Next Year in Jerusalem?

Palestinian protesters clash with Israeli troops near Ramallah, December 11, 2017. (Reuters photo: Mohamad Torokman)
It is time to cut off financial support to Abbas

Palestinian president Mahmoud Abbas says he will no longer accept a role for the United States in the ongoing Arab–Israeli peace negotiations, which have produced little in the way of negotiation and nothing in the way of meaningful peace.

If President Abbas desires to end diplomatic relations with the United States, the United States should think seriously about obliging him.

When the Trump administration announced plans to comply with longstanding U.S. law and move — someday — the U.S. embassy in Israel to Jerusalem, the country’s capital, the Arabs went nuts, but not quite as nuts as the Turks would have liked: Turkish strongman Recep Tayyip Erdogan has criticized what he sees as a weak Arab response to the Trump administration’s non-initiative initiative. Turkey has its own game, and Palestinian upheaval would suit Erdogan just fine.

There were apocalyptic intimations, but in reality the response was more or less what one would expect, and if the Olympic committee ever recognizes rock-throwing as a legitimate sport, the Palestinian people will finally have found their national calling.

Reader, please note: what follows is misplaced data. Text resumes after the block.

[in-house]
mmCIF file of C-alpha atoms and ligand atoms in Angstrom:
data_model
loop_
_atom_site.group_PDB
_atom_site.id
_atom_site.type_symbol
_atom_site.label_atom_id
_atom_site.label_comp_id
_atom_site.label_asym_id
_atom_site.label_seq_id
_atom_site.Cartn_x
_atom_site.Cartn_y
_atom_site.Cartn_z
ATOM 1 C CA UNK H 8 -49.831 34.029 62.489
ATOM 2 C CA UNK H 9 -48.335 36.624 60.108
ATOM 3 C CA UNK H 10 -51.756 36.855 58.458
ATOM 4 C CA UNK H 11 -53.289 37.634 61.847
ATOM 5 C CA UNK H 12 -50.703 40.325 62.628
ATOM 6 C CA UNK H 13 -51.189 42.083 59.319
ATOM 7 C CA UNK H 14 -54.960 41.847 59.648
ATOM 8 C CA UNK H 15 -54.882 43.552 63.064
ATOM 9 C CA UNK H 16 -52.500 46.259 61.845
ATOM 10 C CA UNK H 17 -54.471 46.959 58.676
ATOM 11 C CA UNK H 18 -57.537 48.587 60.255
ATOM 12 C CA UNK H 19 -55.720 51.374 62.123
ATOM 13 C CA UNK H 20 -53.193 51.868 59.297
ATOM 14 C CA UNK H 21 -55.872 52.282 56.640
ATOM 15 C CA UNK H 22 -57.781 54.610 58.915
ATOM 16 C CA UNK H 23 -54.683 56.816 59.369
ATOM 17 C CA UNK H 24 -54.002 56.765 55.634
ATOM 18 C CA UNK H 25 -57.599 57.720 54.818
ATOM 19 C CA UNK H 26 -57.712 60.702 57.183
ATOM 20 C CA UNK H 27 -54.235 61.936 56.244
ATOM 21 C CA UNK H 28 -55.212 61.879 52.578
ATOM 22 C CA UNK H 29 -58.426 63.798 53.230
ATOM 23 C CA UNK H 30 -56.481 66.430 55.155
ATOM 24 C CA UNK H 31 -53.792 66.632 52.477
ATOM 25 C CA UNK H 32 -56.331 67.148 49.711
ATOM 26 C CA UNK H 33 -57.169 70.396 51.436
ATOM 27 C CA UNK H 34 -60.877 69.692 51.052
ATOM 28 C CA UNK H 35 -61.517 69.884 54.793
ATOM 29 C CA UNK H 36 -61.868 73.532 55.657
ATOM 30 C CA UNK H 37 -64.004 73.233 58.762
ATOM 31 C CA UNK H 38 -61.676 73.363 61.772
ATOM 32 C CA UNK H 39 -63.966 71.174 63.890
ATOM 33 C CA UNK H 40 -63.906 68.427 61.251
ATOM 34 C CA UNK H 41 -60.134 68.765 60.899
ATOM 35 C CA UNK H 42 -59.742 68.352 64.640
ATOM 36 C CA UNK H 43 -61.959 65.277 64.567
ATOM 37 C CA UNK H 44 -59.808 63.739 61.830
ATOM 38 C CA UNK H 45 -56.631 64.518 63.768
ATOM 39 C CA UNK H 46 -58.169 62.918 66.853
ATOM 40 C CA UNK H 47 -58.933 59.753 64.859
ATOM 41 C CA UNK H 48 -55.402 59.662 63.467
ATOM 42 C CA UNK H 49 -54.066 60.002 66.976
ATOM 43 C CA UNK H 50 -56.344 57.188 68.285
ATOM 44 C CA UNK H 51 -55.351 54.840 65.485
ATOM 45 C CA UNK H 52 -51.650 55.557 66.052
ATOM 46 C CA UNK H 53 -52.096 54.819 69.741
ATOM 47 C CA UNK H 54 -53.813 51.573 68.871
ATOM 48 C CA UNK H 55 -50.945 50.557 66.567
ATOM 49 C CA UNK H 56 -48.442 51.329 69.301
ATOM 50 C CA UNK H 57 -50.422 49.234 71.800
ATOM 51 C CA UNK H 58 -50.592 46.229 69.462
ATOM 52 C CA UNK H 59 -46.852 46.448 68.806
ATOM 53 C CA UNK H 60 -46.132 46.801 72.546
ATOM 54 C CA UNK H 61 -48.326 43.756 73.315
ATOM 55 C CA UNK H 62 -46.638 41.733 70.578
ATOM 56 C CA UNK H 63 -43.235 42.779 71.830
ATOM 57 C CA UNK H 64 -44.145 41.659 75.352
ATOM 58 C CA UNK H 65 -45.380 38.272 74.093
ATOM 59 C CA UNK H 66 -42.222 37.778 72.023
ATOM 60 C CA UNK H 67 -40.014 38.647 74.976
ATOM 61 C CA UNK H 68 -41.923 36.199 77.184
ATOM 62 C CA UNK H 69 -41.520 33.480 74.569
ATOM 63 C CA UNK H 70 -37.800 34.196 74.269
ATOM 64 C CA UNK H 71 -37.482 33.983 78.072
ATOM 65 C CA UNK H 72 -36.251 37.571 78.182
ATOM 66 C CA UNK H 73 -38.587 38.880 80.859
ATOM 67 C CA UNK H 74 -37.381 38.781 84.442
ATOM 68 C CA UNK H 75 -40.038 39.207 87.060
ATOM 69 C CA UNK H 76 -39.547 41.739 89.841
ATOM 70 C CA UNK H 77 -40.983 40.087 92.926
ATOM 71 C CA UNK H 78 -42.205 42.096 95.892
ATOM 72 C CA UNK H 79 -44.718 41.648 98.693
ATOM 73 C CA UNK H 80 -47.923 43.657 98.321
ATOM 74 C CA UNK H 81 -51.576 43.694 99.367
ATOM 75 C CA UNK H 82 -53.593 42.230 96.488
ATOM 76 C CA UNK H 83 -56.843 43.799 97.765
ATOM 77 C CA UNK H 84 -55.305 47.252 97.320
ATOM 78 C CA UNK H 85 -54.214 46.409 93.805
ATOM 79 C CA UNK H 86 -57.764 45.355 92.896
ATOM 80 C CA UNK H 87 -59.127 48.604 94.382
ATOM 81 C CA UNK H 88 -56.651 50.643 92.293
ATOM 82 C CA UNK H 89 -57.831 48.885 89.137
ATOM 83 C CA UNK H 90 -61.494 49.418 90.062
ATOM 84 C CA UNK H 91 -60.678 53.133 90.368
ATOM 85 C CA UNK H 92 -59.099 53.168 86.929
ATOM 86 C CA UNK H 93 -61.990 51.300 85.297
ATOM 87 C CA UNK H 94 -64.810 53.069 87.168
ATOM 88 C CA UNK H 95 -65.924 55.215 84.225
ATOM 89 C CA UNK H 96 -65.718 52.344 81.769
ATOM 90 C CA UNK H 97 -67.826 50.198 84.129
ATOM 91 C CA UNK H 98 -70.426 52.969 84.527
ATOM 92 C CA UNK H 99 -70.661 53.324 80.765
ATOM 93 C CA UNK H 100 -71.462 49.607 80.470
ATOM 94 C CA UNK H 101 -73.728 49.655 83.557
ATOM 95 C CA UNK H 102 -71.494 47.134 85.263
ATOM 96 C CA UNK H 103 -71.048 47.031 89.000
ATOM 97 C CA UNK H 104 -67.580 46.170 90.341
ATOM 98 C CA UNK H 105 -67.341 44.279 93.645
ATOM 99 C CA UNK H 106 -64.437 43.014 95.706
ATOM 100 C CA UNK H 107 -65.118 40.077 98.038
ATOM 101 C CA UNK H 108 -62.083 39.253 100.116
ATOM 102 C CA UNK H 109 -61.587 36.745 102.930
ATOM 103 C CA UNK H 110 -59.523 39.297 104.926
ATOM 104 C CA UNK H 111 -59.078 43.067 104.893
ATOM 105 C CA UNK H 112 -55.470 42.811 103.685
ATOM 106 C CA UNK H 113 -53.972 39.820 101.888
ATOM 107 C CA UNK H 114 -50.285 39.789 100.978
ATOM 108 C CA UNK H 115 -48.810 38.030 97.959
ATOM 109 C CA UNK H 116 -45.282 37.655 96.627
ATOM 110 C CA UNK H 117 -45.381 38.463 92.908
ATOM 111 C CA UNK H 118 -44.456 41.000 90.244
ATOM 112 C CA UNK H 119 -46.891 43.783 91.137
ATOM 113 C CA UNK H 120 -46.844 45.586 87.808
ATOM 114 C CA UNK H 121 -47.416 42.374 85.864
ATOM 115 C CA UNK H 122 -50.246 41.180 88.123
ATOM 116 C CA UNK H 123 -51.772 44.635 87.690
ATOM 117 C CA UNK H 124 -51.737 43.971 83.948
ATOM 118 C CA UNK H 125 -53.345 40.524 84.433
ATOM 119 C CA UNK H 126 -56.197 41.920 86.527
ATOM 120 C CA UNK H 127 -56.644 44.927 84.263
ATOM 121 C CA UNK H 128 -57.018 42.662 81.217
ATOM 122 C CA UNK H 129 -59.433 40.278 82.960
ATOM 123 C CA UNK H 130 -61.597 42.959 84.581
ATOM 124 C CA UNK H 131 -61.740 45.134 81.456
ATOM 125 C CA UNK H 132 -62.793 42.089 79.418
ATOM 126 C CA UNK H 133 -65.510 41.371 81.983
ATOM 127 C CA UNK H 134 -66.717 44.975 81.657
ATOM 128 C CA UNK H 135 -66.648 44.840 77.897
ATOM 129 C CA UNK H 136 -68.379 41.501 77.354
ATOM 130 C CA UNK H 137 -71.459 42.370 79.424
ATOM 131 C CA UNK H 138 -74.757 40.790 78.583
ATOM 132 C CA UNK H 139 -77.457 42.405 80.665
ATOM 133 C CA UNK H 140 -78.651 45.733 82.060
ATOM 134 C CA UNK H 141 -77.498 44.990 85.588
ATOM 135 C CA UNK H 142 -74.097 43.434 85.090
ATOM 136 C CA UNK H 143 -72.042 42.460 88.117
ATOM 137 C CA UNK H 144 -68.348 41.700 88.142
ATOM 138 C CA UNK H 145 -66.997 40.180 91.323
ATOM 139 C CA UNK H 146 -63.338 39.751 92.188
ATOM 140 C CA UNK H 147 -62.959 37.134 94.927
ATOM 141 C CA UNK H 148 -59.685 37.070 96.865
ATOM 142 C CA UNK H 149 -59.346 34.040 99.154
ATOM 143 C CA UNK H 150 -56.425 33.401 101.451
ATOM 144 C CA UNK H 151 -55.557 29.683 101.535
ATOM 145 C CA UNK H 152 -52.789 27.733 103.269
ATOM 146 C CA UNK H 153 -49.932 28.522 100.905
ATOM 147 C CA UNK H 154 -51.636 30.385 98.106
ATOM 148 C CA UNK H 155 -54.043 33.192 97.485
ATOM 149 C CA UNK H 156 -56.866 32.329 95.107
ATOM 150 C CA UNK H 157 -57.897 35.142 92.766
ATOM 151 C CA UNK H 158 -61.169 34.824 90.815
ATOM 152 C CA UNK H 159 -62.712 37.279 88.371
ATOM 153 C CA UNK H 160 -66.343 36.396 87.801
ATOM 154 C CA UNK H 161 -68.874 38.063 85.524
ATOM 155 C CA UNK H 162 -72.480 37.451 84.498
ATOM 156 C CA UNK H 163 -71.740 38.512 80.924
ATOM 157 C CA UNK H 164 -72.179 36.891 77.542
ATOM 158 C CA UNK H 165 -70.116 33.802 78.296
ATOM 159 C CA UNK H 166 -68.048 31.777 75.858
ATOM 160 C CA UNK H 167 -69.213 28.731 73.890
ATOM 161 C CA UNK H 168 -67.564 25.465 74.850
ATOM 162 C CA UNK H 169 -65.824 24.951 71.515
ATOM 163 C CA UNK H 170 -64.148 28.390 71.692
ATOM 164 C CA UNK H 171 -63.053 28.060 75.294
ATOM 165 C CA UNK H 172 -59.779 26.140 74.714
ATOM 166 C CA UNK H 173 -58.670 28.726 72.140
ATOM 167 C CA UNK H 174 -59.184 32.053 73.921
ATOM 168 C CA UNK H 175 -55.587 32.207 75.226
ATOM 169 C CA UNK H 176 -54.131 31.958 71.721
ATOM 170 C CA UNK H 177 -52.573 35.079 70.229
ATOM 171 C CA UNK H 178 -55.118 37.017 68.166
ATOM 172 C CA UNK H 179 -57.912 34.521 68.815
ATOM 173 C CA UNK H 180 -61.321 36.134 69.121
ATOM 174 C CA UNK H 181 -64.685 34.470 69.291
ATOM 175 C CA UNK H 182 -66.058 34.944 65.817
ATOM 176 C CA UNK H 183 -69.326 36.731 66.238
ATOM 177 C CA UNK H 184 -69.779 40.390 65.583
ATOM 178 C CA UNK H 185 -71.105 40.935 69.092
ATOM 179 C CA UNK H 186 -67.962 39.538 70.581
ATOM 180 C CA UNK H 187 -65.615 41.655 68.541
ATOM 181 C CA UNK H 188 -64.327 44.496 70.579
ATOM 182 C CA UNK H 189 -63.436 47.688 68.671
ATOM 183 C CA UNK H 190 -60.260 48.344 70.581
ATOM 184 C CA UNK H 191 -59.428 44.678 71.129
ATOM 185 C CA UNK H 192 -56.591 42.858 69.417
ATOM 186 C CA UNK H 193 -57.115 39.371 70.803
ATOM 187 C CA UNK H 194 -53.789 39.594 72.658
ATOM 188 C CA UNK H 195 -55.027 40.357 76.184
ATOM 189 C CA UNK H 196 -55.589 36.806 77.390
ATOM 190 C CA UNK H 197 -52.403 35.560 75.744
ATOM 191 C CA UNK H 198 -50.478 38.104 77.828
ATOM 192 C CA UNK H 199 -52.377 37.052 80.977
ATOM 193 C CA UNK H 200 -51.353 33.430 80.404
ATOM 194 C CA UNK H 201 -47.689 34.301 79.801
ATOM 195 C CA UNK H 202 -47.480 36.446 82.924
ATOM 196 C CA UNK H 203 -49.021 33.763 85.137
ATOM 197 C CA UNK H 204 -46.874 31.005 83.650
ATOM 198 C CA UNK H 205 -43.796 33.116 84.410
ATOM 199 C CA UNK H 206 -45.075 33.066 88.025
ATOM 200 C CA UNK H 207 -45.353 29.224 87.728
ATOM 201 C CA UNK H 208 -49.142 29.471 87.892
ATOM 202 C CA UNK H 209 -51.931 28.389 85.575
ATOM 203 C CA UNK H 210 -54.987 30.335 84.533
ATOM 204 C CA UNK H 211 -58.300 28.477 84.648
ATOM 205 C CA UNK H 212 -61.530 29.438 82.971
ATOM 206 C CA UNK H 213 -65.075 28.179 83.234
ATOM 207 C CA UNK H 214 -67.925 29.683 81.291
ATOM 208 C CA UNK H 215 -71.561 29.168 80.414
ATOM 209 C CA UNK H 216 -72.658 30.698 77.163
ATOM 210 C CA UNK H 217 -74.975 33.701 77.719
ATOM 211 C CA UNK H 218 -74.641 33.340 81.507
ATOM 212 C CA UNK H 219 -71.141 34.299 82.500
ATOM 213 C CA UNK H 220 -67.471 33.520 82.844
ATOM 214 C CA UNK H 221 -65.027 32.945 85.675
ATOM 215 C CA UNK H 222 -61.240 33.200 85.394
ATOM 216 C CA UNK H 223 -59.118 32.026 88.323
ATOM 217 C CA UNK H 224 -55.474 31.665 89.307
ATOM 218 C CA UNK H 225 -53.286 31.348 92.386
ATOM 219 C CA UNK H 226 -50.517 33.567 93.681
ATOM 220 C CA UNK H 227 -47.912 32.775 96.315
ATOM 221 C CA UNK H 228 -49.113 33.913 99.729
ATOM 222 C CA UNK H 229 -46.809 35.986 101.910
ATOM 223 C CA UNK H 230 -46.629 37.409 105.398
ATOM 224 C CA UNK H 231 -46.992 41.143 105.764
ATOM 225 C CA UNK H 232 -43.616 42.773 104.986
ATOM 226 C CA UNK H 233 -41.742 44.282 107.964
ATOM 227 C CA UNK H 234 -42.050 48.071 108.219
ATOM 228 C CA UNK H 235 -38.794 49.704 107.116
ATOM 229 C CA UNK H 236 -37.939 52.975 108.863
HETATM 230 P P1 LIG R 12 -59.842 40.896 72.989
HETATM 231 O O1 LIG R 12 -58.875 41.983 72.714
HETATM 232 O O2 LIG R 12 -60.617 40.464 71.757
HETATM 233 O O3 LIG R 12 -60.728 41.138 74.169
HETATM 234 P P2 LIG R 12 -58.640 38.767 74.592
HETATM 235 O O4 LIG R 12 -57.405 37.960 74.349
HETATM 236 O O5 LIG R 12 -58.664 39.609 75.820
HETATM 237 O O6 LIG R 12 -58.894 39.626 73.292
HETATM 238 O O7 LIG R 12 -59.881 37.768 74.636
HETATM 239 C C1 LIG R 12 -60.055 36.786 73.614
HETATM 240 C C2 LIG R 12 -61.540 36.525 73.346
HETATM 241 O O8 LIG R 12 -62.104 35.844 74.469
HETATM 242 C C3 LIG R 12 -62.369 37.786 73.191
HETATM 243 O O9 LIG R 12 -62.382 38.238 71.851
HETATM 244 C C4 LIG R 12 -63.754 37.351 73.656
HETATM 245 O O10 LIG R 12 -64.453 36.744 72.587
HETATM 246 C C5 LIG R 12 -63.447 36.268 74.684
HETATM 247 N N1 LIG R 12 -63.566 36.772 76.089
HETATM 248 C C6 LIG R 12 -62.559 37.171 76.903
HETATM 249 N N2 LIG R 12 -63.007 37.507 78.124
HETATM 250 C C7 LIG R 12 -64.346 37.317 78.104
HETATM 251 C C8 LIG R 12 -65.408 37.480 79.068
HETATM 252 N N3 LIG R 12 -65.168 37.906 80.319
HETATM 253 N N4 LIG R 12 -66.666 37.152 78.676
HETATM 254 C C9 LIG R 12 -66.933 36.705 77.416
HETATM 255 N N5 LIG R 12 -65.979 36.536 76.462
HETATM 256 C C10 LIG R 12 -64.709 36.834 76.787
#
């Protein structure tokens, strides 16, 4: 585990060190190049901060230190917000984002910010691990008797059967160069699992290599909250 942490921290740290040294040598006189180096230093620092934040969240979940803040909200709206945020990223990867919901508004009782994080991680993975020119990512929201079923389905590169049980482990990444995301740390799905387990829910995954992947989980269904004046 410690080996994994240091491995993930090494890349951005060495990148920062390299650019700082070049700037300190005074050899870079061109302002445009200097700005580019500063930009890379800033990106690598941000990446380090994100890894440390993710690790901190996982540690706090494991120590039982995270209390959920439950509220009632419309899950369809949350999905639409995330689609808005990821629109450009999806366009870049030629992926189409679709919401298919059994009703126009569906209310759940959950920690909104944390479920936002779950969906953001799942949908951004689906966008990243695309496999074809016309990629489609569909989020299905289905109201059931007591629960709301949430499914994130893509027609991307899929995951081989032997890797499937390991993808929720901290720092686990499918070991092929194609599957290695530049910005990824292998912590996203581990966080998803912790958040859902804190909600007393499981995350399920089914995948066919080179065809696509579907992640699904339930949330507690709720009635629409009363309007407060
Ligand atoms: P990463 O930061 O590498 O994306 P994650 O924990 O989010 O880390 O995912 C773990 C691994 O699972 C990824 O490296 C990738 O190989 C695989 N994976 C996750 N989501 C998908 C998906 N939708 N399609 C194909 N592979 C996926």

This is a familiar and tedious piece of performance art. The Palestinian statelet is in no way viable, and the Palestinian cause is less and less useful to the Islamic powers with each passing year. The Arab–Israeli conflict was for a time another Cold War proxy, with the Palestinian cause serving as a cat’s-paw for the Soviet Union, which meant that it was a source of real money and real power. Those days are long gone, and the Palestinian cause has in no small part devolved from instrument of civilizational conflict to instrument of ordinary grift, a phony jihad used to fortify the alliance between fanatics and financial interests that is the default model of government throughout much of the Muslim Middle East.

To keep this particular grift going, it is necessary that there be no settlement between Israel and the Palestinians and no meaningful progress toward it. That means that every little step toward resolution must be met with murder and terrorism — terrorism is in fact the main Palestinian mode of negotiation. The capital of Israel is in Jerusalem, and there is no serious proposal under which it is going to move to Tel Aviv or elsewhere. Even should East Jerusalem come to be generally recognized as the capital of the Palestinian state, such as it is, that is not going to change the fact that the west of the city is and long has been Israeli territory, and it hosts the Israeli capital. President Trump’s announcement did not change any of that, but it did represent a baby step in the general direction of resolution — and that is why it has been met with such hysteria, at least in circles of power in the Islamic world.